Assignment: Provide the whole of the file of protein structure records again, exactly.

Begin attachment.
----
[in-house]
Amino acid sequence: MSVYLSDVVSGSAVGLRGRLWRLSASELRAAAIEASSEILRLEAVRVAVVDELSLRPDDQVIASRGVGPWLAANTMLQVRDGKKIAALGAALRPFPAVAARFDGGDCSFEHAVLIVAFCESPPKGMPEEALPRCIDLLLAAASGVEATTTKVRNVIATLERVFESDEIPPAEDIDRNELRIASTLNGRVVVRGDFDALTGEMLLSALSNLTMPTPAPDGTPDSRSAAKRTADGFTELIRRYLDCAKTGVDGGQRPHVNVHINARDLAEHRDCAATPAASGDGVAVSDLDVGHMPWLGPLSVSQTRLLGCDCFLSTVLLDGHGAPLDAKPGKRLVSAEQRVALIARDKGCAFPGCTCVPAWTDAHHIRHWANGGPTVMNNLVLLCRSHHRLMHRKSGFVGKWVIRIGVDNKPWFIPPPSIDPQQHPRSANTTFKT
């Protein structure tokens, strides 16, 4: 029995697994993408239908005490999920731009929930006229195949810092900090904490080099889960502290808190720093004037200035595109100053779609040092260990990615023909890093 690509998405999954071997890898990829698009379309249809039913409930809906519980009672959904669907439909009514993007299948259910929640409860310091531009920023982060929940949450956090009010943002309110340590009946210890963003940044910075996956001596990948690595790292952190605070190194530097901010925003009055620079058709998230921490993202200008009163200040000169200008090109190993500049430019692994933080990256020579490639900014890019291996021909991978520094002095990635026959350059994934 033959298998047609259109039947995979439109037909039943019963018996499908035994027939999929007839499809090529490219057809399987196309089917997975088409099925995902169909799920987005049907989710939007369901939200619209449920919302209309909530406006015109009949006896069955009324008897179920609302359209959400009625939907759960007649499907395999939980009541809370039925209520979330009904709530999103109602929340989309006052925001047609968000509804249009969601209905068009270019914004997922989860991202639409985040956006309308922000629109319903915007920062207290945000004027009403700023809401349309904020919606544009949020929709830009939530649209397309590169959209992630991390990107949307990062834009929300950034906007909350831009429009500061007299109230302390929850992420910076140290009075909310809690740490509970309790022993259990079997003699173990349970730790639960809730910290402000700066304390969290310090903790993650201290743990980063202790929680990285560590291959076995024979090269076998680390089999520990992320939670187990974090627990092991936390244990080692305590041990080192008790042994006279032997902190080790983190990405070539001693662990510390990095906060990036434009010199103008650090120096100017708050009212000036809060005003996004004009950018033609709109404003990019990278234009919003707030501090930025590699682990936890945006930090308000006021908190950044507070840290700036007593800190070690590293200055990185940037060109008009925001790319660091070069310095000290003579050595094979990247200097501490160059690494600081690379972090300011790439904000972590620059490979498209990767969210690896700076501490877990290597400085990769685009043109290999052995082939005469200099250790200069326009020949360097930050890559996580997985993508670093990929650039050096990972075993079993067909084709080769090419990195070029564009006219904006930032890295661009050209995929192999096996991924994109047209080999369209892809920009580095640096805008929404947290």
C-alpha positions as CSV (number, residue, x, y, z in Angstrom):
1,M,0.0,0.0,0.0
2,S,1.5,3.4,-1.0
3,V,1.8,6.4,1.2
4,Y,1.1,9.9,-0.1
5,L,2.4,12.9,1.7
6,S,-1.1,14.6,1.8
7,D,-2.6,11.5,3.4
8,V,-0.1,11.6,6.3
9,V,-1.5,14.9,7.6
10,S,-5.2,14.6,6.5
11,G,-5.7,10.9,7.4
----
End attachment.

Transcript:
[in-house]
Amino acid sequence: MSVYLSDVVSGSAVGLRGRLWRLSASELRAAAIEASSEILRLEAVRVAVVDELSLRPDDQVIASRGVGPWLAANTMLQVRDGKKIAALGAALRPFPAVAARFDGGDCSFEHAVLIVAFCESPPKGMPEEALPRCIDLLLAAASGVEATTTKVRNVIATLERVFESDEIPPAEDIDRNELRIASTLNGRVVVRGDFDALTGEMLLSALSNLTMPTPAPDGTPDSRSAAKRTADGFTELIRRYLDCAKTGVDGGQRPHVNVHINARDLAEHRDCAATPAASGDGVAVSDLDVGHMPWLGPLSVSQTRLLGCDCFLSTVLLDGHGAPLDAKPGKRLVSAEQRVALIARDKGCAFPGCTCVPAWTDAHHIRHWANGGPTVMNNLVLLCRSHHRLMHRKSGFVGKWVIRIGVDNKPWFIPPPSIDPQQHPRSANTTFKT
């Protein structure tokens, strides 16, 4: 029995697994993408239908005490999920731009929930006229195949810092900090904490080099889960502290808190720093004037200035595109100053779609040092260990990615023909890093 690509998405999954071997890898990829698009379309249809039913409930809906519980009672959904669907439909009514993007299948259910929640409860310091531009920023982060929940949450956090009010943002309110340590009946210890963003940044910075996956001596990948690595790292952190605070190194530097901010925003009055620079058709998230921490993202200008009163200040000169200008090109190993500049430019692994933080990256020579490639900014890019291996021909991978520094002095990635026959350059994934 033959298998047609259109039947995979439109037909039943019963018996499908035994027939999929007839499809090529490219057809399987196309089917997975088409099925995902169909799920987005049907989710939007369901939200619209449920919302209309909530406006015109009949006896069955009324008897179920609302359209959400009625939907759960007649499907395999939980009541809370039925209520979330009904709530999103109602929340989309006052925001047609968000509804249009969601209905068009270019914004997922989860991202639409985040956006309308922000629109319903915007920062207290945000004027009403700023809401349309904020919606544009949020929709830009939530649209397309590169959209992630991390990107949307990062834009929300950034906007909350831009429009500061007299109230302390929850992420910076140290009075909310809690740490509970309790022993259990079997003699173990349970730790639960809730910290402000700066304390969290310090903790993650201290743990980063202790929680990285560590291959076995024979090269076998680390089999520990992320939670187990974090627990092991936390244990080692305590041990080192008790042994006279032997902190080790983190990405070539001693662990510390990095906060990036434009010199103008650090120096100017708050009212000036809060005003996004004009950018033609709109404003990019990278234009919003707030501090930025590699682990936890945006930090308000006021908190950044507070840290700036007593800190070690590293200055990185940037060109008009925001790319660091070069310095000290003579050595094979990247200097501490160059690494600081690379972090300011790439904000972590620059490979498209990767969210690896700076501490877990290597400085990769685009043109290999052995082939005469200099250790200069326009020949360097930050890559996580997985993508670093990929650039050096990972075993079993067909084709080769090419990195070029564009006219904006930032890295661009050209995929192999096996991924994109047209080999369209892809920009580095640096805008929404947290």
C-alpha positions as CSV (number, residue, x, y, z in Angstrom):
1,M,0.0,0.0,0.0
2,S,1.5,3.4,-1.0
3,V,1.8,6.4,1.2
4,Y,1.1,9.9,-0.1
5,L,2.4,12.9,1.7
6,S,-1.1,14.6,1.8
7,D,-2.6,11.5,3.4
8,V,-0.1,11.6,6.3
9,V,-1.5,14.9,7.6
10,S,-5.2,14.6,6.5
11,G,-5.7,10.9,7.4